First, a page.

By Megan Williams.
I’ve been a Pokemon fan since I was six years old. I collected the cards and played the games, and have followed the franchise ever since its creation in 1997. However, the release of the Nintendo 3DS game ‘Detective Pikachu’ baffled me. The game is unique to the Pokemon franchise in that it is a mystery solving experience.
As well as this, the main character, Tim Goodman, interacts with a talking Pikachu that sounds extremely similar to Danny Devito. Out of all of the games in the franchise, this is the one that was least expected to be adapted for the big screen. And yet, ‘Pokemon: Detective Pikachu’ was released in cinemas on the 10th May 2019.
‘Pokemon: Detective Pikachu’ is a live-action/CGI adaptation starring Justice Smith and Ryan Reynolds. After a car accident causes Detective Harry Goodman’s supposed death, his son Tim Goodman (Justice Smith) travels to Rhyme City, a place where humans and Pokemon work together in peace. Once there, he discovers that his father might actually be alive, so decides to uncover the truth, with the help of Harry’s Pokemon partner Pikachu (voiced by Ryan Reynolds).
I am pleased to announce that the curse of bad video game-film adaptations has been lifted. While Ryan Reynolds carries the film as a witty but charming talking Pikachu, Justice Smith is also fantastic as a lead character, and they work off each other extremely well. I look forward to seeing Justice Smith in more films, and I hope he gains more lead roles from this point onwards. Ryan Reynolds should also pursue more voice acting roles; while it’s a strange casting choice, it’s a choice that works due to the narrative, and the craziness of the whole film.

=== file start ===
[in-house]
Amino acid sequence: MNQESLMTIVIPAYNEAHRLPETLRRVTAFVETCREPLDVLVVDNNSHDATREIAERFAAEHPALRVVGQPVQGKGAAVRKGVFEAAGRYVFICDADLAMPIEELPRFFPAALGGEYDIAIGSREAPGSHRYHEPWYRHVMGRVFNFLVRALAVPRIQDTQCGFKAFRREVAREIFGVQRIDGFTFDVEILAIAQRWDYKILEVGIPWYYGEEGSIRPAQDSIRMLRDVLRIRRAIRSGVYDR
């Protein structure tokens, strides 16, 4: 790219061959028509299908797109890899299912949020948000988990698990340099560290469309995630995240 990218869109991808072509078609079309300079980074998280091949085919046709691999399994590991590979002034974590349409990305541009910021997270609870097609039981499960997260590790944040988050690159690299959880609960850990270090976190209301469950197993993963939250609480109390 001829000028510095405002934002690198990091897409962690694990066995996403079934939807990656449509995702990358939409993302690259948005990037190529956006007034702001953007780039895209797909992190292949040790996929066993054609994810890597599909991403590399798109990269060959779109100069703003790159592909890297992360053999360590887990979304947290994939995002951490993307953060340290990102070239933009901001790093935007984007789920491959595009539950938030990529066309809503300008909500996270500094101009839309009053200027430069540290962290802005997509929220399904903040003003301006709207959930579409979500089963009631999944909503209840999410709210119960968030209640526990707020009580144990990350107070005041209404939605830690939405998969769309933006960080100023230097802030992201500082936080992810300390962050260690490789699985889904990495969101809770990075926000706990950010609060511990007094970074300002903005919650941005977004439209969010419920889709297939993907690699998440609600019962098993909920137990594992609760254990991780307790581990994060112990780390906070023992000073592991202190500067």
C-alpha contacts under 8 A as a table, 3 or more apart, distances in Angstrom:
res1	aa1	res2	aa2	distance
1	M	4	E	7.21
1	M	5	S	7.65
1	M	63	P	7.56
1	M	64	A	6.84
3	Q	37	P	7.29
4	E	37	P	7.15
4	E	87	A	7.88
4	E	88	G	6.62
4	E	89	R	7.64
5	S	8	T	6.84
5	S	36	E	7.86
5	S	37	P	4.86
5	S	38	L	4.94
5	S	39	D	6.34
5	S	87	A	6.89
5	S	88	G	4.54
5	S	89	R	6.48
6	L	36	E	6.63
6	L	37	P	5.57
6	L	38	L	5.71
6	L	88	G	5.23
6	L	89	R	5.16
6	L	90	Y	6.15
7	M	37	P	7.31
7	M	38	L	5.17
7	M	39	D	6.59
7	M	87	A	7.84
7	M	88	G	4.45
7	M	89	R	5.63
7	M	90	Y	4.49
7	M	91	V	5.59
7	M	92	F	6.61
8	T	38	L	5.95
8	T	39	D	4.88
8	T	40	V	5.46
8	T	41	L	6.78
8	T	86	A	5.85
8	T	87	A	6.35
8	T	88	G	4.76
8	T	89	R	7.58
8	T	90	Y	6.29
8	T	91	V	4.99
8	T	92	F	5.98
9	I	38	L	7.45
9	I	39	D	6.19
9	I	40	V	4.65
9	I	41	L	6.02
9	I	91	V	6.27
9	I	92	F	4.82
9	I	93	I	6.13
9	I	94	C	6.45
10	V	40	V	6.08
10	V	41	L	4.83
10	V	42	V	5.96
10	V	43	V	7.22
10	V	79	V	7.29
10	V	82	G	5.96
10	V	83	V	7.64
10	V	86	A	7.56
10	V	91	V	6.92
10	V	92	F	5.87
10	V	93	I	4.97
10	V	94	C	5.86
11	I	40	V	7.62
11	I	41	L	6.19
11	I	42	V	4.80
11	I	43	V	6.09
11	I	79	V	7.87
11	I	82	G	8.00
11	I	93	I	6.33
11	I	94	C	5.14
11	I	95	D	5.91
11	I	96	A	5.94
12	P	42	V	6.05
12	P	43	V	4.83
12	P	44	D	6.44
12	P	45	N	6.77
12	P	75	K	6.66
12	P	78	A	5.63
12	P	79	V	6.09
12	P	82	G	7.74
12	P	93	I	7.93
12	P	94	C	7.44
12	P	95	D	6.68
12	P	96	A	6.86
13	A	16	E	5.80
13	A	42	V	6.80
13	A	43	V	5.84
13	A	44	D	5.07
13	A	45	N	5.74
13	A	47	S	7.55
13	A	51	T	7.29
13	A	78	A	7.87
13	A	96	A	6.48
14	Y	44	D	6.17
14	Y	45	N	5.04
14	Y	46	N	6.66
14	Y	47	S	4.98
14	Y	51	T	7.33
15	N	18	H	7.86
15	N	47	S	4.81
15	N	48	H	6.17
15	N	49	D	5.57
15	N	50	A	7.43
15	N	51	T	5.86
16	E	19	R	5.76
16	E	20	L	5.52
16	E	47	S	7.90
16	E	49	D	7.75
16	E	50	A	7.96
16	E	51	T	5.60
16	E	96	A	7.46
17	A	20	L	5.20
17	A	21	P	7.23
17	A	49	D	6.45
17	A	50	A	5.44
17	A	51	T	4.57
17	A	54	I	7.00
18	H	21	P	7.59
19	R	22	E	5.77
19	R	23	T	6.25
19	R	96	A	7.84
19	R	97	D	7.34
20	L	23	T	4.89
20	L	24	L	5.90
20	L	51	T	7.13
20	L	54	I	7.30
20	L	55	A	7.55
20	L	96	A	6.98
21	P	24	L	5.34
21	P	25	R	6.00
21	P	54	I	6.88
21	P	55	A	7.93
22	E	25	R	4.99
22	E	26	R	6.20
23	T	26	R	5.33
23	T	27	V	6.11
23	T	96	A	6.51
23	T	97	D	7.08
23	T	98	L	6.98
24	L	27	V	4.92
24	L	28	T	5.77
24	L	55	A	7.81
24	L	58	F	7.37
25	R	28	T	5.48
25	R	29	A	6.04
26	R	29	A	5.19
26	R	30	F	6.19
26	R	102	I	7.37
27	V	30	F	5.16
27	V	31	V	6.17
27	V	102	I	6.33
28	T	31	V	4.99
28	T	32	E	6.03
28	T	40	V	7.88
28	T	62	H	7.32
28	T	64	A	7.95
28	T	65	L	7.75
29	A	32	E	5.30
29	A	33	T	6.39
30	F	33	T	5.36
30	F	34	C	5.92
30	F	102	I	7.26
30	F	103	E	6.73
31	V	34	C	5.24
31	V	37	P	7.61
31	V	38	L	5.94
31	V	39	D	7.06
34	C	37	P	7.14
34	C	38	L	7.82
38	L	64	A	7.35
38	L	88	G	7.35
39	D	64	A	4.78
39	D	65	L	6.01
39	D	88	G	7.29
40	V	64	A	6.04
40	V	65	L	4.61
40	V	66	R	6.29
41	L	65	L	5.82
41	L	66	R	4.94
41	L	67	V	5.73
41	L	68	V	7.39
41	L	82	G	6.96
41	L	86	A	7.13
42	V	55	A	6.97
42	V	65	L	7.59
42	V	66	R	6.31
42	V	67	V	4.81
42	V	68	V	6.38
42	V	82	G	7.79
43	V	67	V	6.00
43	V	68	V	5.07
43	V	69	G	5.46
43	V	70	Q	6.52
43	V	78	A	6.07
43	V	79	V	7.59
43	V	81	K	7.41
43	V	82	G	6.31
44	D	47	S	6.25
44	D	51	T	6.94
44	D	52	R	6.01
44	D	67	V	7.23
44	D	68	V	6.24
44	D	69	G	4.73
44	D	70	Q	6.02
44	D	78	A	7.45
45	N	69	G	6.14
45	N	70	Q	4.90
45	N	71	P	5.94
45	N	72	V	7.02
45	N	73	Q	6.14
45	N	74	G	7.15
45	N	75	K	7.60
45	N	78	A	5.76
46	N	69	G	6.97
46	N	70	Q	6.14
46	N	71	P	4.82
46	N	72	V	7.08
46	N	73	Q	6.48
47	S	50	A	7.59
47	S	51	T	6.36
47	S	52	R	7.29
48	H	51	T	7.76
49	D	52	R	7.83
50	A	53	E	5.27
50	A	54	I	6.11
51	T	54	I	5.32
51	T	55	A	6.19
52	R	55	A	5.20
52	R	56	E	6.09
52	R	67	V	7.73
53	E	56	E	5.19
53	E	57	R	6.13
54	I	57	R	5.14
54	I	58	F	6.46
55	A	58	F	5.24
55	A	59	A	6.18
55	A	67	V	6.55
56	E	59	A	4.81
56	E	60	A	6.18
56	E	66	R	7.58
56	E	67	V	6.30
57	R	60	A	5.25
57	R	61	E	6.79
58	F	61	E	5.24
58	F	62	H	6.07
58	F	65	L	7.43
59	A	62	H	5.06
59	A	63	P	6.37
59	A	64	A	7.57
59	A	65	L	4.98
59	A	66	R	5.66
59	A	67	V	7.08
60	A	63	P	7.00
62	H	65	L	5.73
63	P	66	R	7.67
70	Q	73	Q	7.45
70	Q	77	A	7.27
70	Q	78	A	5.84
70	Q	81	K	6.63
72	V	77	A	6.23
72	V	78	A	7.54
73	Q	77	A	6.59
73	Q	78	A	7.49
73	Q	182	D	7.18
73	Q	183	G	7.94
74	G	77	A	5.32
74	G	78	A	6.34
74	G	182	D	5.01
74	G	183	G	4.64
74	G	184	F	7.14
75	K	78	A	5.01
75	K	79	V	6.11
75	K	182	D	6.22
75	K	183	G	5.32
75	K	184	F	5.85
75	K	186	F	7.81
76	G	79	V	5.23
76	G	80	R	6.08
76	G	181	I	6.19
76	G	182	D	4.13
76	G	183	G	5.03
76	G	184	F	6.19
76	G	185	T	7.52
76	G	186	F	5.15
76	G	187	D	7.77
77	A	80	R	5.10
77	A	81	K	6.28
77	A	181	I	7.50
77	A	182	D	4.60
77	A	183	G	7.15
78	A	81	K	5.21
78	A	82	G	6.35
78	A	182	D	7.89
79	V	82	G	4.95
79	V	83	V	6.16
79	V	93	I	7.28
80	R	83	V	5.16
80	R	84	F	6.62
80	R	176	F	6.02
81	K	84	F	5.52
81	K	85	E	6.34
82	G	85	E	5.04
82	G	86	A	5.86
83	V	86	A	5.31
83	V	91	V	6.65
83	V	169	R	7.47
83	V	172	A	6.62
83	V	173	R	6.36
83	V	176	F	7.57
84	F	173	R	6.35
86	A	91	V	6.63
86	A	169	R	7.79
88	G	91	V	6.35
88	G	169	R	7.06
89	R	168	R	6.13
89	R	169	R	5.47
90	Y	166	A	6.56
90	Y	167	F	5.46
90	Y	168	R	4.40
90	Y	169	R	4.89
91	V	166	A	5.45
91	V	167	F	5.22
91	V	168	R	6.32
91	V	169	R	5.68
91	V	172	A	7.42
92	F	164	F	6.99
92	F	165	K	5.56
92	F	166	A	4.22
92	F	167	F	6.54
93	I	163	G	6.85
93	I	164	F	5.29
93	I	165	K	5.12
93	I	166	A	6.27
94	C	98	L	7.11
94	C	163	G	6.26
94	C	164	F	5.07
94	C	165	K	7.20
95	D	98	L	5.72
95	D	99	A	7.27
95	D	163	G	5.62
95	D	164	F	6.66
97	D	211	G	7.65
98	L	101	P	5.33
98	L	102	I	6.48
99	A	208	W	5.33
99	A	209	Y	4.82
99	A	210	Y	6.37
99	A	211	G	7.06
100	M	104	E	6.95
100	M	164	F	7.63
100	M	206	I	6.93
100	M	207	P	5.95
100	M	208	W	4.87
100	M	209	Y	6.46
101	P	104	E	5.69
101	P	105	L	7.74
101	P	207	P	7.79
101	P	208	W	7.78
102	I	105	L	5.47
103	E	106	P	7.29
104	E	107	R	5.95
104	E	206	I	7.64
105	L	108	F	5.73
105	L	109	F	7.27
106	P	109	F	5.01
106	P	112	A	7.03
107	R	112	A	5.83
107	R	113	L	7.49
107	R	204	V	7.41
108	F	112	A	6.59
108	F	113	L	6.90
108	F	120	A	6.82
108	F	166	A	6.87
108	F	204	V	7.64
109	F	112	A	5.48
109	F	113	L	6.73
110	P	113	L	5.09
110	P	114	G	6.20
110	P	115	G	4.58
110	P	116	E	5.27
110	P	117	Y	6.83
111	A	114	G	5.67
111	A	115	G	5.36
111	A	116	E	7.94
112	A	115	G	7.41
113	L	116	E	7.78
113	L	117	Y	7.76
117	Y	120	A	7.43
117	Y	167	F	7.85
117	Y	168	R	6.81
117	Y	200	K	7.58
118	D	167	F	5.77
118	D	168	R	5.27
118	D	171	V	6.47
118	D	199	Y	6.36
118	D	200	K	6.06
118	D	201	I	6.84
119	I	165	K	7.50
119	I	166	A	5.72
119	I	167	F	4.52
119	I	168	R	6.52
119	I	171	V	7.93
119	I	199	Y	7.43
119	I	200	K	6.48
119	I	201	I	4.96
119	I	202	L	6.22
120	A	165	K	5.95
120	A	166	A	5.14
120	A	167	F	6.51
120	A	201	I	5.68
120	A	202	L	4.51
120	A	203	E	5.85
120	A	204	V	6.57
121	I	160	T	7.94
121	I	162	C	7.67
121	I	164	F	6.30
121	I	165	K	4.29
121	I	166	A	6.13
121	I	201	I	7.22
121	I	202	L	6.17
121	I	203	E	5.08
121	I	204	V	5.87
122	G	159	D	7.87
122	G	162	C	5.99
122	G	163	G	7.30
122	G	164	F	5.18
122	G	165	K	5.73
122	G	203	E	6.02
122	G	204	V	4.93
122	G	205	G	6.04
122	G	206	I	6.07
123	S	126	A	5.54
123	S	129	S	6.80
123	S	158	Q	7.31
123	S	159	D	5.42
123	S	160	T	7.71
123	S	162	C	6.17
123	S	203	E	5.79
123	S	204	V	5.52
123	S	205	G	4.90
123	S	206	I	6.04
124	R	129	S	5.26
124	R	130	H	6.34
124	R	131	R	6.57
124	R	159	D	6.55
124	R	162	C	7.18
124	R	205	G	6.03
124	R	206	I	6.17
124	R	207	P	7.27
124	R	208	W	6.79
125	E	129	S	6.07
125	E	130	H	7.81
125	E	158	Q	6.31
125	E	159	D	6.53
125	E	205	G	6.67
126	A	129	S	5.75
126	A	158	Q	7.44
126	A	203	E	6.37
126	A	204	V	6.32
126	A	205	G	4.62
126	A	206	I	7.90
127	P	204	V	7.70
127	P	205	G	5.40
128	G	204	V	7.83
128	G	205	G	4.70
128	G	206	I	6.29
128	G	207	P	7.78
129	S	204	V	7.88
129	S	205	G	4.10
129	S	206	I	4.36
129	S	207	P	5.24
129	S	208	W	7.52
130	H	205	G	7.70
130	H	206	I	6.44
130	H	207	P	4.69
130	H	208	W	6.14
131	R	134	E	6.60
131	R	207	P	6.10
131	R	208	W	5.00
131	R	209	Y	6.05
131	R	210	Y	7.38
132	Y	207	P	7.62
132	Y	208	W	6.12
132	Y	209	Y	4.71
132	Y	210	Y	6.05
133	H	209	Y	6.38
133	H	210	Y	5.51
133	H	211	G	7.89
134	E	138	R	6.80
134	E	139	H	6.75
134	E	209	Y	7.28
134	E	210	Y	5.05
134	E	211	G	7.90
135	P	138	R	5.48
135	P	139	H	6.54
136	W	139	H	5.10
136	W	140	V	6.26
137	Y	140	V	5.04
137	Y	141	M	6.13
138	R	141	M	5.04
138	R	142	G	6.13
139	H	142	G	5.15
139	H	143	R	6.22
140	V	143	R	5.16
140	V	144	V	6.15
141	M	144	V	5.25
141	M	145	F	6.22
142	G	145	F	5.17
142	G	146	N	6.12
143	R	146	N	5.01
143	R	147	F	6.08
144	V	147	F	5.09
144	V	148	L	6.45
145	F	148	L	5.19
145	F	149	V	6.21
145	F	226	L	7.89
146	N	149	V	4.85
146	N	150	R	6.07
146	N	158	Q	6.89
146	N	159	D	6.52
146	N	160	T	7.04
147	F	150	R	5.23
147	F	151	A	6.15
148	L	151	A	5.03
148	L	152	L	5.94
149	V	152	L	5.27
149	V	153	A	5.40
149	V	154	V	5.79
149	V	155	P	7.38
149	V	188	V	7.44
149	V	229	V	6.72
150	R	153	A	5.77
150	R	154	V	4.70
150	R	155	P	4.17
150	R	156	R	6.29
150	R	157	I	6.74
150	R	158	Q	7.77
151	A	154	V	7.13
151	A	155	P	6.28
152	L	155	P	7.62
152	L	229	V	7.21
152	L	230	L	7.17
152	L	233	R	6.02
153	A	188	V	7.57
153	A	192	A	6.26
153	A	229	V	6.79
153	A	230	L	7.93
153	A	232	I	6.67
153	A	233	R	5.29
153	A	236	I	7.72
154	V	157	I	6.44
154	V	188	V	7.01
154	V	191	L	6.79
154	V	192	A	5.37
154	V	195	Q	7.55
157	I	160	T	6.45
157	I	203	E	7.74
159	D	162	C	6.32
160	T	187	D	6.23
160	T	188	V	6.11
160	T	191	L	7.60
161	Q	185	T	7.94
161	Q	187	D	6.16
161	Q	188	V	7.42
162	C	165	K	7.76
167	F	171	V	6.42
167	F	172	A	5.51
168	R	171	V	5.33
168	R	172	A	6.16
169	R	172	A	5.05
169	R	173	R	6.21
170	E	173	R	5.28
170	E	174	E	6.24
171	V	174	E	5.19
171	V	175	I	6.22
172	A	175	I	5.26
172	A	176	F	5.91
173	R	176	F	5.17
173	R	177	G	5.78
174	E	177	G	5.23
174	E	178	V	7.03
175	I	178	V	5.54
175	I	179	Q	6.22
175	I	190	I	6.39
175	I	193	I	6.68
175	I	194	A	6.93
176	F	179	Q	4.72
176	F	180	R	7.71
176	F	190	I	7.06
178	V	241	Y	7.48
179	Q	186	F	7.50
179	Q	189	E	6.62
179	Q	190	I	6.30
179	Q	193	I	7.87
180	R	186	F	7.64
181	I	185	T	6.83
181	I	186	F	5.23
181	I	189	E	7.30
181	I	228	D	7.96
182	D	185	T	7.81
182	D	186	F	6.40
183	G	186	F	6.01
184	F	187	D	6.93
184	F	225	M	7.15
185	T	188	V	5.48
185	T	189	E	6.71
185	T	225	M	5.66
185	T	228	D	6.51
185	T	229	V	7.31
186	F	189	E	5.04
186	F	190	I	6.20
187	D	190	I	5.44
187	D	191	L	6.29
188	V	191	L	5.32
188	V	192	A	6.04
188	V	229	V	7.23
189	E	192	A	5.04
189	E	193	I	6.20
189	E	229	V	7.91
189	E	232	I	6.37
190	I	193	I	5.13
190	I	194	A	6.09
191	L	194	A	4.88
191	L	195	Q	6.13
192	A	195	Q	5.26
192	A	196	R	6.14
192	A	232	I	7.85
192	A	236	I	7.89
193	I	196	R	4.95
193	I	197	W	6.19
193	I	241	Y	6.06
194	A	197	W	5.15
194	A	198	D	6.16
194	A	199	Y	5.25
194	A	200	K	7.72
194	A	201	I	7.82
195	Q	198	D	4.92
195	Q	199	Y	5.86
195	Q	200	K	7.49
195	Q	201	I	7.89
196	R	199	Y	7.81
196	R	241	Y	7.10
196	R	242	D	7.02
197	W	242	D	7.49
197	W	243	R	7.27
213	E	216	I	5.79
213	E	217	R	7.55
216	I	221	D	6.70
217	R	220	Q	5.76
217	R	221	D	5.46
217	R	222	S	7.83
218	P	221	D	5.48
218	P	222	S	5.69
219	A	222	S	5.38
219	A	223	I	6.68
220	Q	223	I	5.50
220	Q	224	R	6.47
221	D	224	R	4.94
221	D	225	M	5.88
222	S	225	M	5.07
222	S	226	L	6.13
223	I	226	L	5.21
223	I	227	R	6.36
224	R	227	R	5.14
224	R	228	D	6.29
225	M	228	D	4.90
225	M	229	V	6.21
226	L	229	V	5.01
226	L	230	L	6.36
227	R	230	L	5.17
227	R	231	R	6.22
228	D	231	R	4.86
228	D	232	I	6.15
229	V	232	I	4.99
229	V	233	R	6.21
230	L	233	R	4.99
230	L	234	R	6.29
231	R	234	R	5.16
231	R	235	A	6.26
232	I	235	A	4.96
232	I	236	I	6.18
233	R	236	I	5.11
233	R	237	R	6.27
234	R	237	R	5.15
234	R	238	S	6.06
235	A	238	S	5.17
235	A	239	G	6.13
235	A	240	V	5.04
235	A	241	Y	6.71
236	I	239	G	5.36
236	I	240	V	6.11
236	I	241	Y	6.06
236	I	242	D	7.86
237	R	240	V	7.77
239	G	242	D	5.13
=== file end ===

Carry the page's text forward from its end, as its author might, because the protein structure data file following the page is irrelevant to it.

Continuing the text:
As a child, I never thought Pokemon would be brought to the ‘real world’, or at least a recreation of the real world. However, the incredible CGI and visual effects have brought them to life in a way fans have never seen before. The film has chosen to keep their iconic appearances from the animated show, and placed them in the real world, rather than giving them a more realistic look.
The former is a much better, and obvious, decision. The world-building is amazing; even if Pokemon weren’t featured, this would still be an enjoyable experience. The Pokemon aren’t always put in the limelight; they just happen to inhabit the same space as humans. ‘Detective Pikachu’ opens up the possibility of more Pokemon films like this, which is an extremely exciting thought for fans of the franchise.
The musical score, by Henry Jackman (Kingsman: The Secret Service, Ant-Man, X-Men: First Class), is also fantastic and helps bring this new world to life. The mixture of orchestral and 8-bit style sounds demonstrates that, while the franchise has grown and evolved, it hasn’t forgotten its Gameboy Colour origins. And, if moviegoers weren’t convinced by that, then ‘Detective Pikachu’ also features the original TV show theme tune, and the main menu music from the original games. While ‘Detective Pikachu’ shows us new Pokemon, it hasn’t left fans of the original Pokemon media behind.
Overall, ‘Detective Pikachu’ is charming, funny and a lot of fun. The two lead actors work extremely well together, and the visuals are incredible. This will appeal to both long-time fans of the franchise, as well as those who are just starting to show an interest in the world-wide phenomenon. After seeing this film, I am really looking forward to the future of Pokemon films.
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